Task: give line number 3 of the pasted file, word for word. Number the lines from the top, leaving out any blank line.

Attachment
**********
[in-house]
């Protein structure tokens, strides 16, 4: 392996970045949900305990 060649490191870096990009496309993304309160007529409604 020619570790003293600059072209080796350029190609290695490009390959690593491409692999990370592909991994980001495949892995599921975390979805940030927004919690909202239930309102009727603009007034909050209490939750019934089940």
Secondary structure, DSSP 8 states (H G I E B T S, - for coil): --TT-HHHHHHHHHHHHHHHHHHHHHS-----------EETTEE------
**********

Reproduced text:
Secondary structure, DSSP 8 states (H G I E B T S, - for coil): --TT-HHHHHHHHHHHHHHHHHHHHHS-----------EETTEE------